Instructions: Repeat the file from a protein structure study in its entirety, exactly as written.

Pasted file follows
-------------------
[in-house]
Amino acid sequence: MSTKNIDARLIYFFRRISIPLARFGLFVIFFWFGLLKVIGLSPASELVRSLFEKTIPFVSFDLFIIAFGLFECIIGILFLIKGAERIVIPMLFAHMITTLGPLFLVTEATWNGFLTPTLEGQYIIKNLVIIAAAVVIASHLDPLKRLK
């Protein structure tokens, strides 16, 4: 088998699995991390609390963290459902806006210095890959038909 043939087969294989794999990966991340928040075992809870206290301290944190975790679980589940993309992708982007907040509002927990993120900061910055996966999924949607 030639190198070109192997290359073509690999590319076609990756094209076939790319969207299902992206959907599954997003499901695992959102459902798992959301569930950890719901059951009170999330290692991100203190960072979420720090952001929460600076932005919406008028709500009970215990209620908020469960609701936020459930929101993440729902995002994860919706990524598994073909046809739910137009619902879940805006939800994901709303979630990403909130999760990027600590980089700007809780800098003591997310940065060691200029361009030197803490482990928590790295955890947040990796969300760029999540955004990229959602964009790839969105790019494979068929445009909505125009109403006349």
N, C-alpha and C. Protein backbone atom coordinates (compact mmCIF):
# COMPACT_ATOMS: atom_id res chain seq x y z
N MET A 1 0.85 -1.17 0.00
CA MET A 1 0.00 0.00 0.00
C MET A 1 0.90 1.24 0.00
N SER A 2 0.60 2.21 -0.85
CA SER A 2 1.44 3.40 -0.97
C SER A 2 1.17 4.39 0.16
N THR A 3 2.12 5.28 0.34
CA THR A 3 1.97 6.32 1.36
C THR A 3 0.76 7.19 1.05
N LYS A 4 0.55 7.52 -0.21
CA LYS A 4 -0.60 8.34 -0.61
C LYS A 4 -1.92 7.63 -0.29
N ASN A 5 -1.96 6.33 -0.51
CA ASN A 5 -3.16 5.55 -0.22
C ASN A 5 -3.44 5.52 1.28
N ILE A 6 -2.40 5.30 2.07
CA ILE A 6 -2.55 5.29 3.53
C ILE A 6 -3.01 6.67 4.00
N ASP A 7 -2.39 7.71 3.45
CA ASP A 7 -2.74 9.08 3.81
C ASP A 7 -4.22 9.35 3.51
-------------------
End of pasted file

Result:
[in-house]
Amino acid sequence: MSTKNIDARLIYFFRRISIPLARFGLFVIFFWFGLLKVIGLSPASELVRSLFEKTIPFVSFDLFIIAFGLFECIIGILFLIKGAERIVIPMLFAHMITTLGPLFLVTEATWNGFLTPTLEGQYIIKNLVIIAAAVVIASHLDPLKRLK
């Protein structure tokens, strides 16, 4: 088998699995991390609390963290459902806006210095890959038909 043939087969294989794999990966991340928040075992809870206290301290944190975790679980589940993309992708982007907040509002927990993120900061910055996966999924949607 030639190198070109192997290359073509690999590319076609990756094209076939790319969207299902992206959907599954997003499901695992959102459902798992959301569930950890719901059951009170999330290692991100203190960072979420720090952001929460600076932005919406008028709500009970215990209620908020469960609701936020459930929101993440729902995002994860919706990524598994073909046809739910137009619902879940805006939800994901709303979630990403909130999760990027600590980089700007809780800098003591997310940065060691200029361009030197803490482990928590790295955890947040990796969300760029999540955004990229959602964009790839969105790019494979068929445009909505125009109403006349």
N, C-alpha and C. Protein backbone atom coordinates (compact mmCIF):
# COMPACT_ATOMS: atom_id res chain seq x y z
N MET A 1 0.85 -1.17 0.00
CA MET A 1 0.00 0.00 0.00
C MET A 1 0.90 1.24 0.00
N SER A 2 0.60 2.21 -0.85
CA SER A 2 1.44 3.40 -0.97
C SER A 2 1.17 4.39 0.16
N THR A 3 2.12 5.28 0.34
CA THR A 3 1.97 6.32 1.36
C THR A 3 0.76 7.19 1.05
N LYS A 4 0.55 7.52 -0.21
CA LYS A 4 -0.60 8.34 -0.61
C LYS A 4 -1.92 7.63 -0.29
N ASN A 5 -1.96 6.33 -0.51
CA ASN A 5 -3.16 5.55 -0.22
C ASN A 5 -3.44 5.52 1.28
N ILE A 6 -2.40 5.30 2.07
CA ILE A 6 -2.55 5.29 3.53
C ILE A 6 -3.01 6.67 4.00
N ASP A 7 -2.39 7.71 3.45
CA ASP A 7 -2.74 9.08 3.81
C ASP A 7 -4.22 9.35 3.51